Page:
Ahead of the "Patentgate" hearing on Tuesday (on improper disclosures of secret Apple license agreements with Nokia, Ericsson, Sharp, and Philips) I had summarized the parties' positions. Media reports from the hearing were consistent with what I expected everyone to argue based on pre-hearing filings.
After the hearing Magistrate Judge Paul S. Grewal entered an order of an in camera (in chambers) review of select documents containing information Samsung refused to provide to Apple and Nokia on grounds of privilege. Should Judge Grewal find that Samsung tried to hide something and asserted privilege groundlessly, then things will take more time. Otherwise I guess an order on Apple's motion for sanctions will issue shortly because Judge Grewal is interested in resolving this matter (though the party that ends up unhappy with the result may and probably will appeal) ahead of next month's limited damages retrial in the same district (Northern District of California).
Late on Thursday Samsung brought a motion asking for slightly more time to provide the related material to Judge Grewal. According to its motion, "Samsung will have a portion of the 11,500 pages of English language documents delivered to the Court before noon [today], and an additional set delivered before 5:00 p.m." and "will attempt to meet all remaining deadlines in the Order as well". Just as I was writing this post, Judge Grewal ruled on that motion. He granted it in part, adding another requirement to Samsung's proposal: "All remaining English documents shall be produced by October 28, 2013 at 9am."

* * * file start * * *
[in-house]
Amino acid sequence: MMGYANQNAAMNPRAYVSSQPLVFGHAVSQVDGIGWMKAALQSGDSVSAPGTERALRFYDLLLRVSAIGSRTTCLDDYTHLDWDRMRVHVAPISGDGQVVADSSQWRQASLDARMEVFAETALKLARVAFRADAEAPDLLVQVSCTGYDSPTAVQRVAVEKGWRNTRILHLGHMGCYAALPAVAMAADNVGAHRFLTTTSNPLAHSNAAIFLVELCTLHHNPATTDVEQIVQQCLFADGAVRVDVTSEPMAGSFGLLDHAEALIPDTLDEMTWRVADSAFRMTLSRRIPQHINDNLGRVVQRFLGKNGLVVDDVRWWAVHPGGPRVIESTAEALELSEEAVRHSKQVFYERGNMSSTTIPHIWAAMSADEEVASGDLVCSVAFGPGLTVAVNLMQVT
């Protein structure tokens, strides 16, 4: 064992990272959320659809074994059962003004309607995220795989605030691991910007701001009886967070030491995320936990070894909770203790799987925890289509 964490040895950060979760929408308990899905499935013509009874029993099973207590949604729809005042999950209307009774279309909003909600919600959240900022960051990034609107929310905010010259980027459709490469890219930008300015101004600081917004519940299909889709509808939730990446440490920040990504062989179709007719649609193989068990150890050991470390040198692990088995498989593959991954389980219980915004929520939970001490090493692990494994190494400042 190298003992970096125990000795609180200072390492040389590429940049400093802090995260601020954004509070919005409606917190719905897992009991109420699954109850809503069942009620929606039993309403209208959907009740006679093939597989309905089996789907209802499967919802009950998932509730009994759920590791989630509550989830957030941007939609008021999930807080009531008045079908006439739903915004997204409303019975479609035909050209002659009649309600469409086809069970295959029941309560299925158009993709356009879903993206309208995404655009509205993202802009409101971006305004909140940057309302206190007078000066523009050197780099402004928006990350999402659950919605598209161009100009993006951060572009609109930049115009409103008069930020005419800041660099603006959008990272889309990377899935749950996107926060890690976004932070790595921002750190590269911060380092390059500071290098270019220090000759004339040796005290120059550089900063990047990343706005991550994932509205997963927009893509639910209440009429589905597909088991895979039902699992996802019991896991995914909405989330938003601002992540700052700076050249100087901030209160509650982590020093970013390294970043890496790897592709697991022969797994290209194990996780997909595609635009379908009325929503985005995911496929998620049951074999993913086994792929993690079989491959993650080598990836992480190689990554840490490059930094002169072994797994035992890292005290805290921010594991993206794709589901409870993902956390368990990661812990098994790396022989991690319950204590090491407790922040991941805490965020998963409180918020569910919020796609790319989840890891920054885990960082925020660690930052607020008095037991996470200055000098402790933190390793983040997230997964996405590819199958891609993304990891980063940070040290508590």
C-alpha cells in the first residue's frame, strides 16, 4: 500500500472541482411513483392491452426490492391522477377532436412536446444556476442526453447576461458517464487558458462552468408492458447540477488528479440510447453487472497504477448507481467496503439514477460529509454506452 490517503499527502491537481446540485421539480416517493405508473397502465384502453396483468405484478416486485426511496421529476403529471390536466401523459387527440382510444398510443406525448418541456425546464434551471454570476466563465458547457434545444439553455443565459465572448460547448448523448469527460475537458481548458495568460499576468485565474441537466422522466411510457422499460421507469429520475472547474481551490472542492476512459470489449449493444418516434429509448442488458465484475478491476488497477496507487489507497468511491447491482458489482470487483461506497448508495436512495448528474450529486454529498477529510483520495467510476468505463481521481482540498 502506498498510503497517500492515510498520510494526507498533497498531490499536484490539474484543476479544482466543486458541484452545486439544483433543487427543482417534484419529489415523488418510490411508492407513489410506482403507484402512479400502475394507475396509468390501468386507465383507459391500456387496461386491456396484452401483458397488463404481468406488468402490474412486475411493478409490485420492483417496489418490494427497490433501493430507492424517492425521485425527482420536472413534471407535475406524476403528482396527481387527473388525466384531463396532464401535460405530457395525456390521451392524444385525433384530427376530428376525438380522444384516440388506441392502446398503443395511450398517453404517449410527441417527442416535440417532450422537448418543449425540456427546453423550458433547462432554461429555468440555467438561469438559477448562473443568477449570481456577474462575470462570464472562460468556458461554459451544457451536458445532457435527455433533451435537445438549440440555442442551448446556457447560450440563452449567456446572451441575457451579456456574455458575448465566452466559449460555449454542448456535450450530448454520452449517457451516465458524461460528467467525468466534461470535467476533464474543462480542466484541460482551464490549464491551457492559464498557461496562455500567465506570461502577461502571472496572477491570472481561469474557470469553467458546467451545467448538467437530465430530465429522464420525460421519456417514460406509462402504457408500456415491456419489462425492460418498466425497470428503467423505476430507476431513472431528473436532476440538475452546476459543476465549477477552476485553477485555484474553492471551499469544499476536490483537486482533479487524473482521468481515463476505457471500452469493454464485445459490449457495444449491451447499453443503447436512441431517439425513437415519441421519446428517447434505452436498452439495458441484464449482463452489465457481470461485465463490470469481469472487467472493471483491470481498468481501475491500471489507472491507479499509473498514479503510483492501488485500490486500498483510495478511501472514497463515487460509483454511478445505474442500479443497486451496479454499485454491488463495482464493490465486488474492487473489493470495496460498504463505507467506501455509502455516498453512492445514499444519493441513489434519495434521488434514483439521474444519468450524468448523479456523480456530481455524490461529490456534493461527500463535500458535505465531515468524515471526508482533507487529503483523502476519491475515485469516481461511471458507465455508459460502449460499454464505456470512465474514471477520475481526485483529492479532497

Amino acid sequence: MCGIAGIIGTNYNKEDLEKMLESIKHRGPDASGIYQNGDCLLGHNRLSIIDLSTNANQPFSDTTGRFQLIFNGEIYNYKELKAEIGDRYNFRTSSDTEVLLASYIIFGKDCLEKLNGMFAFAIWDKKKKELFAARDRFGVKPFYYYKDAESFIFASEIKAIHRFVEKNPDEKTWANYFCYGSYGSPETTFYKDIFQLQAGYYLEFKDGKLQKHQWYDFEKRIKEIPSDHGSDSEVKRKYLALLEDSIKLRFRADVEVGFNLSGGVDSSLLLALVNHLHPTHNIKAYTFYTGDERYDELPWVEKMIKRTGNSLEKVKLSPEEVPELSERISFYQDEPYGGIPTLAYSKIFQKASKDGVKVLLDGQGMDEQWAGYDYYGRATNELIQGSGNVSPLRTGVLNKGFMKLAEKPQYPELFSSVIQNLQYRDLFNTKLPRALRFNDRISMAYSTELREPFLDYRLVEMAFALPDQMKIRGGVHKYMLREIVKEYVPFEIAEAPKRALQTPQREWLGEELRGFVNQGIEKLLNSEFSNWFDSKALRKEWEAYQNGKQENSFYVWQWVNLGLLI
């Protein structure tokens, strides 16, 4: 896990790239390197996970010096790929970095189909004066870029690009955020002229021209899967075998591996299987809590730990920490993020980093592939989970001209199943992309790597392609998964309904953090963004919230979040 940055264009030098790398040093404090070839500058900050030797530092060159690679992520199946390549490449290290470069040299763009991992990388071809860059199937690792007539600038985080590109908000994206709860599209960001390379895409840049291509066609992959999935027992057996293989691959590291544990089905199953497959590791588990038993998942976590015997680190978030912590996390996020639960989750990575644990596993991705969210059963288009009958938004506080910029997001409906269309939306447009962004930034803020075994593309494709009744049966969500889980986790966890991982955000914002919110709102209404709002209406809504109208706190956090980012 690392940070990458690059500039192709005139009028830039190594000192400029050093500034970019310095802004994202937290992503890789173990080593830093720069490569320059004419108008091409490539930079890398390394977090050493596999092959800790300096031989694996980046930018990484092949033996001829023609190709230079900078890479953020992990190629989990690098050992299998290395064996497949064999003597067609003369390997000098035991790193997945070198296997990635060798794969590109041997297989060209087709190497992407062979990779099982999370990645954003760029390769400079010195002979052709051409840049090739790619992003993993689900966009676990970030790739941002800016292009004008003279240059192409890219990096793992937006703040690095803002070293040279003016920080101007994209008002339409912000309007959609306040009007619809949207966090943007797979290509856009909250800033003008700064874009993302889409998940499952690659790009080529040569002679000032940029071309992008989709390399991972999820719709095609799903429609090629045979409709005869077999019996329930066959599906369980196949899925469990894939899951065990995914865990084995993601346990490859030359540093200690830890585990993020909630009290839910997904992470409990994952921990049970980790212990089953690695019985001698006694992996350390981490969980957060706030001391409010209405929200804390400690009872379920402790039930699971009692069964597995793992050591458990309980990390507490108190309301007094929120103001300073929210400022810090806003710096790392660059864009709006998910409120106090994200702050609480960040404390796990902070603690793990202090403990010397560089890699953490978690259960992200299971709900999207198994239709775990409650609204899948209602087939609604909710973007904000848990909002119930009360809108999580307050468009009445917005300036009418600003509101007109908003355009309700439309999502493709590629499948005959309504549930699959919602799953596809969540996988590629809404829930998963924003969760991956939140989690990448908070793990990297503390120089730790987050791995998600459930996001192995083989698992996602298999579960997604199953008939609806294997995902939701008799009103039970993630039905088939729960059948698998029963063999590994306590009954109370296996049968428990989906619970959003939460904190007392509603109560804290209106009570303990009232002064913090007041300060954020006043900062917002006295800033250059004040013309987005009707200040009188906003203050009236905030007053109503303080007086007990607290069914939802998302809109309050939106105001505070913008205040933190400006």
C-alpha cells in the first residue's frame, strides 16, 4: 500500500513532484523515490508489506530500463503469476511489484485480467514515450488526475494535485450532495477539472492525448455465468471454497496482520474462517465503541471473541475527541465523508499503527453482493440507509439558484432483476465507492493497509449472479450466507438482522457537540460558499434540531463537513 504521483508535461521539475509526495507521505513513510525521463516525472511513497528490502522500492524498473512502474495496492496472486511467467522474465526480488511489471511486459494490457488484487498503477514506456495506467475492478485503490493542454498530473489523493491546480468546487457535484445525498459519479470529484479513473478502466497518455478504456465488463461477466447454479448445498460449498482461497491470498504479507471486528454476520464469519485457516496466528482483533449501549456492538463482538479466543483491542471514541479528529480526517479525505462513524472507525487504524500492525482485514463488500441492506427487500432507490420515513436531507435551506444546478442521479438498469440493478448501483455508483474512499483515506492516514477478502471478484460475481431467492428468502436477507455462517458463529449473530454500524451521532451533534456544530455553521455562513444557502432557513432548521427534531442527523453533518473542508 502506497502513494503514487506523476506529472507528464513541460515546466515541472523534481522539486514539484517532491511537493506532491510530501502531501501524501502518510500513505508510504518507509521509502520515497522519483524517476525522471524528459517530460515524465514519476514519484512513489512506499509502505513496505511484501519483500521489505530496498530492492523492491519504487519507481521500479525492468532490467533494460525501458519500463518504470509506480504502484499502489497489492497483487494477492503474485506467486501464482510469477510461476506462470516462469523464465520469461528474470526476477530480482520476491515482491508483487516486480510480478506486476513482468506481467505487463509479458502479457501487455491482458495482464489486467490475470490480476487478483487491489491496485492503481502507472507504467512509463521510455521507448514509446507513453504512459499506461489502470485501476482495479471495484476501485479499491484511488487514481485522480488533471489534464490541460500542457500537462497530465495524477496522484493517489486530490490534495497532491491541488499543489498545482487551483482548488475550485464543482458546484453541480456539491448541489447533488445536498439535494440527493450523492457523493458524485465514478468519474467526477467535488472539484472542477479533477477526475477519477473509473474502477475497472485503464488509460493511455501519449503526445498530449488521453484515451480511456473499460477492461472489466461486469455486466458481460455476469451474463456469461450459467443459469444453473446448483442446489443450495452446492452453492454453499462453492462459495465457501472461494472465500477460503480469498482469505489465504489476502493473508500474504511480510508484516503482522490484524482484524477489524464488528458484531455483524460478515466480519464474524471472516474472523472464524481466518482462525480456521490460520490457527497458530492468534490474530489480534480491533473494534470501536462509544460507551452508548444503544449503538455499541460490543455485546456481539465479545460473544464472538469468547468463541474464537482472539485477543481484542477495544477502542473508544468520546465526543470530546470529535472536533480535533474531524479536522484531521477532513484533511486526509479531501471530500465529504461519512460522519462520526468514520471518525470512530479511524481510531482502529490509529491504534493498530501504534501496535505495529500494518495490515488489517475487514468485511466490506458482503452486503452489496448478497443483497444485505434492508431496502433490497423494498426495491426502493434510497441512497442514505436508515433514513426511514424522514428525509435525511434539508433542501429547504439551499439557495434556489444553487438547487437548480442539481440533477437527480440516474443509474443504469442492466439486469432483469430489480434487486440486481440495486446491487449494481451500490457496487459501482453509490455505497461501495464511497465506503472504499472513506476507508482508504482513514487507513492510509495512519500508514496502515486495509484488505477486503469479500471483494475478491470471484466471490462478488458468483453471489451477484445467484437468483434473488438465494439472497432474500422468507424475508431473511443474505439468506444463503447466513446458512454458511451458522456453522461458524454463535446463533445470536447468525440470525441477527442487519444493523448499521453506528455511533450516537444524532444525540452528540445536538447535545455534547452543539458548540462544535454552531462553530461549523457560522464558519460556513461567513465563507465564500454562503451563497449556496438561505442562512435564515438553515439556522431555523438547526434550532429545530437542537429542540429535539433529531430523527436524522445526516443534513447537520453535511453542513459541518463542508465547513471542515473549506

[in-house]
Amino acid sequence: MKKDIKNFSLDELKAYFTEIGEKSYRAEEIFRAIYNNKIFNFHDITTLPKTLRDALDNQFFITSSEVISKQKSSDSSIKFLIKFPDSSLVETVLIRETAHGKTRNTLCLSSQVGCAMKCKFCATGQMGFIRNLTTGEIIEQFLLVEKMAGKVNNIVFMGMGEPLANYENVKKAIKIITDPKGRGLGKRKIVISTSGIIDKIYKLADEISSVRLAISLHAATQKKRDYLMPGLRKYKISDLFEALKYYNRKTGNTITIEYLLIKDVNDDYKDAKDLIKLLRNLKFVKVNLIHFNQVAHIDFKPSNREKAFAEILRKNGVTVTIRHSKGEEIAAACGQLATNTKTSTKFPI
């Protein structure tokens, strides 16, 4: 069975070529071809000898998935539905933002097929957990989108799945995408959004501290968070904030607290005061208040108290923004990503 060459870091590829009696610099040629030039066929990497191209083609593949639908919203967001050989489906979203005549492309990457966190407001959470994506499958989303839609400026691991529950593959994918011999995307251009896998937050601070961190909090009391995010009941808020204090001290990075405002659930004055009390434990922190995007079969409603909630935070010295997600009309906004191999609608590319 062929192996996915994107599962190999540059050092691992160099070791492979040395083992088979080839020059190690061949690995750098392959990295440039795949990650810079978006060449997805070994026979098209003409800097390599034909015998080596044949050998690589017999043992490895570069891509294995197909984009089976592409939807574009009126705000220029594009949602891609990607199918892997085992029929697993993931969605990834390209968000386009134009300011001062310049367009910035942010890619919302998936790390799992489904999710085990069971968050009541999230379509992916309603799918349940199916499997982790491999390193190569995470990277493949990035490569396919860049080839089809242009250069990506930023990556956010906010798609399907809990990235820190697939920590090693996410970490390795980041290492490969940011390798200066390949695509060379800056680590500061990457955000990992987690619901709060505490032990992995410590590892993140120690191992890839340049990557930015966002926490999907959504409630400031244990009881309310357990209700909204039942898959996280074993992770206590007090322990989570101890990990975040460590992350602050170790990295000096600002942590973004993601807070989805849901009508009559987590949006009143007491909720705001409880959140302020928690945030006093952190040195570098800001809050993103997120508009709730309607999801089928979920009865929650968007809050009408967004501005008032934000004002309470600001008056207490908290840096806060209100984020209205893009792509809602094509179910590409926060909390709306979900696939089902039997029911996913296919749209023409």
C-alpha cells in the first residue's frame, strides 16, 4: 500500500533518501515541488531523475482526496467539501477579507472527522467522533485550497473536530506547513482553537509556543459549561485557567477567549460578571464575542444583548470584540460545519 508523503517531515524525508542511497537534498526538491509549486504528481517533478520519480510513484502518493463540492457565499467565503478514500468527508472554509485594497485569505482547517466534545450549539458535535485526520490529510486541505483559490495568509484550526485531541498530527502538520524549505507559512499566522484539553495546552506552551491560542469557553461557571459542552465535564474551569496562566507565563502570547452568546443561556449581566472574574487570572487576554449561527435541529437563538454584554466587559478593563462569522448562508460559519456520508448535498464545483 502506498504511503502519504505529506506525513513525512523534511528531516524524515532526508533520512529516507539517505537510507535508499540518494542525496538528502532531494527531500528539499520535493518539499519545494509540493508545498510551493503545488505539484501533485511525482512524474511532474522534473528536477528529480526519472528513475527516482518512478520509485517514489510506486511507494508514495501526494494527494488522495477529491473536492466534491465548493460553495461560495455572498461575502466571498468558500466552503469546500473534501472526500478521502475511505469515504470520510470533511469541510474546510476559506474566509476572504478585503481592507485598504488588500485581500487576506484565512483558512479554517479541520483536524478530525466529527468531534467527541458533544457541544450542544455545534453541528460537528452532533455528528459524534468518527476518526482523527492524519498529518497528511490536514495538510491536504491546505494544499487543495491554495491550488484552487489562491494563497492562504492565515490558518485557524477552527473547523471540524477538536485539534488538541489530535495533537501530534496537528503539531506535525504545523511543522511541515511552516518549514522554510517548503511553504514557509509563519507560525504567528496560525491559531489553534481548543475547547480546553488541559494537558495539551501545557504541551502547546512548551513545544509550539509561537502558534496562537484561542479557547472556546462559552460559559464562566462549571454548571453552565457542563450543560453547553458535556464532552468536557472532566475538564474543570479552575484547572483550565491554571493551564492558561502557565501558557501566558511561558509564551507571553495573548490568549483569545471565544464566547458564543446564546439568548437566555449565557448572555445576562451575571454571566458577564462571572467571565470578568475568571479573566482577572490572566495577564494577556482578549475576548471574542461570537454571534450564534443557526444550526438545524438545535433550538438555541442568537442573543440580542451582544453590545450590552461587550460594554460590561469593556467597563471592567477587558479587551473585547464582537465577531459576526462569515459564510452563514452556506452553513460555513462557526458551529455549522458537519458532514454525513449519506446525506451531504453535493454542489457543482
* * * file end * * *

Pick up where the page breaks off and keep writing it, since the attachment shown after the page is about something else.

No matter how many pages will be delivered now, it appears to me that the "Patentgate" affair has already had an irreparable effect: the industry at large no longer trusts that its contracts will be treated in abidance by protective orders. I see profound concern in some places, and unless these proceedings result in sanctions that are viewed as a serious deterrent, industry players will assume that the rules will continue to be breached because there's more to gain than to lose.
At this stage (though it may be too early to tell because who knows what the in camera review will uncover), it's not likely that the court will order sanctions of the deterrent kind. At the conclusion of the Tuesday hearing, Judge Grewal said he was not yet sure that sanctions are warranted. This suggests to me that if he orders any sanctions at all, they will be light.
The challenge for the court here is that a Samsung executive and a Nokia executive have described, in sworn declarations, certain statements by that Samsung executive on how he learned about the Apple-Nokia deal terms and whether he told Nokia the exact terms of the license in ways that I found impossible to reconcile. Judge Grewal said "there are two people to this conversation and they have presented diametrically opposed accounts of what happened". And as a result he now has to "make a credibility determination based on a cold record".
The court can make that determination -- but if it has to rule on sanctions based on such a determination as opposed to undisputed facts, then the sanctions will probably be light.
I'm not going to take a position on which of these executives is more credible. I did not participate in the conversation. I only wish to mention two things that could affect the court's related analysis: